BLITZER: What about the effort to win over some endorsements? I know both campaigns are really going after John Edwards.

YELLIN: That's right. Senator Clinton sat down with John Edwards and met with him at his House in Chapel Hill last week. We're told they talked about ways that Senator Clinton could fold some of the poverty message into her campaign and into a possible presidency.

Barack Obama was scheduled or intended to meet with him -- with Edwards today, but we're told that that has now been postponed, maybe indefinitely. They say it should happen at some time. Clearly, both campaigns would like the momentum, the energy that an Edwards' endorsement could give them. They're both looking for some decisive edge that could put them over -- Wolf.

BLITZER: All right, Jessica. Thanks.

Barack Obama is telling Maryland voters he's the candidate to lead the nation at a defining moment in U.S. history.


SEN. BARACK OBAMA (D-IL), PRESIDENTIAL CANDIDATE: I am running because of what Dr. King called the "fierce urgency of now." The "fierce urgency of now." Because I believe there's such a thing as being too late. And that hour is almost upon us.


BLITZER: Just ahead, we're going to have a full report on Senator Obama's strategy heading into these so-called Potomac primaries tomorrow and beyond. By the way, a total of 168 delegates are at stake for the Democrats tomorrow in those primaries in Maryland, Virginia, and Washington, D.C. A hundred and thirteen Republican delegates are up for grabs in those three states as well.

Just ahead, we're going to tell you where the hunt for delegates stands right now. We'll update you on who is ahead, who is not, in the Democratic contest. It's a squeaker, I can tell you that.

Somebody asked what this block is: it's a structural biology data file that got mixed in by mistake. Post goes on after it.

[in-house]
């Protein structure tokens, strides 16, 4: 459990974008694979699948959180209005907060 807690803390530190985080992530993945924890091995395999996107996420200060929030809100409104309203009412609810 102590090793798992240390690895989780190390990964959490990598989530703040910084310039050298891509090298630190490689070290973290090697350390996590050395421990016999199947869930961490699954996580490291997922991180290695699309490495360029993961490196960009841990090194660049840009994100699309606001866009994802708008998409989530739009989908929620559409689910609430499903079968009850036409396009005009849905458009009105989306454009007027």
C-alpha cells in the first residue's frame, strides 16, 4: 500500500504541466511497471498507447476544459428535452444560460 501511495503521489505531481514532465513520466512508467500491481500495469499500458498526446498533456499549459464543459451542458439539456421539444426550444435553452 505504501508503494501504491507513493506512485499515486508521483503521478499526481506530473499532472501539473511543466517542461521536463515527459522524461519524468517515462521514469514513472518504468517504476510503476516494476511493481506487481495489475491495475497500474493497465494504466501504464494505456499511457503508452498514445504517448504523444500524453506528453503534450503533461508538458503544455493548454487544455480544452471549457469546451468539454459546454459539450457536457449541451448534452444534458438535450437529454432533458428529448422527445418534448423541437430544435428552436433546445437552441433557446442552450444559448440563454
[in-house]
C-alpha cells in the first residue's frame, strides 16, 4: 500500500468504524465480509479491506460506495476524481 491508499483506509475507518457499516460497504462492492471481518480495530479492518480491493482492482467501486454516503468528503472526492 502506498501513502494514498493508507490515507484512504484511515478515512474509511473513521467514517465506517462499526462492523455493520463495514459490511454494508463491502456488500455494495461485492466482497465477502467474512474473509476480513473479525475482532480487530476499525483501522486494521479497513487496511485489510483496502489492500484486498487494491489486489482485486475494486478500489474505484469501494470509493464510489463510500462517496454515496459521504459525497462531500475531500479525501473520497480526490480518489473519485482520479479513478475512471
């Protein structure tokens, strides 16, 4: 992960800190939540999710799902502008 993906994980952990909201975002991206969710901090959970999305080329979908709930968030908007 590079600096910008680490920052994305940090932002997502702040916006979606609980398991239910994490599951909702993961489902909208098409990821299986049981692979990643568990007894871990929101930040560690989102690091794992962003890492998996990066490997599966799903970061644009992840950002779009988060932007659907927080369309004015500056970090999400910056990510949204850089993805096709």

And please be sure to join me and the best political team on television for complete election coverage tomorrow night. It all begins right here in THE SITUATION ROOM, and then straight into our 7:00 p.m. Eastern hour and well, well into the night. Who knows? It could go on until midnight or longer.

The Bush administration is calling it the next step in the global war on terror. U.S. military officials say they'll seek the death penalty for six detainees held at Guantanamo Bay in Cuba. They're charged with murder in connection with the 9/11 attacks.

Let's go straight to our Pentagon correspondent, Barbara Starr.

Barbara, tell us more about the charges and how this trial may play out.

BARBARA STARR, CNN PENTAGON CORRESPONDENT: Well, all of that remains to be seen, Wolf, but it started this morning with a compelling announcement here in the Pentagon, one of the sites of the 9/11 attacks.


STARR (voice over): The Pentagon will seek the death penalty against Khalid Sheikh Mohammed, the accused mastermind of the 9/11 attacks, and these five other men held at Guantanamo Bay, Cuba. More than six years after the attacks that killed nearly 3,000 Americans in New York, Pennsylvania, and at the Pentagon, it was a terse announcement.

BRIG. GEN. THOMAS HARTMANN, DEFENSE DEPT.: Today the convening authority for military commissions received sworn charges against six individuals alleged to be responsible for the planning and execution of the attacks.

STARR: The men face murder, conspiracy to commit murder, and other charges. It took 66 pages to list the names of every victim.

THOMAS KEAN, 9/11 COMMISSION CO-CHAIRMAN: Well, for all of us I think we're very, very happy to see charges actually brought.

STARR: Prosecutors want them tried together and put to death.

JOHN MCLAUGHLIN, CNN NATIONAL SECURITY ADVISER: These people represent basically the CEO and the board of directors for the attacks that occurred on the United States.

STARR: The military promises the defendants will get a fair trial and be able to see all the evidence against them.

HARTMANN: There will be no secret trials.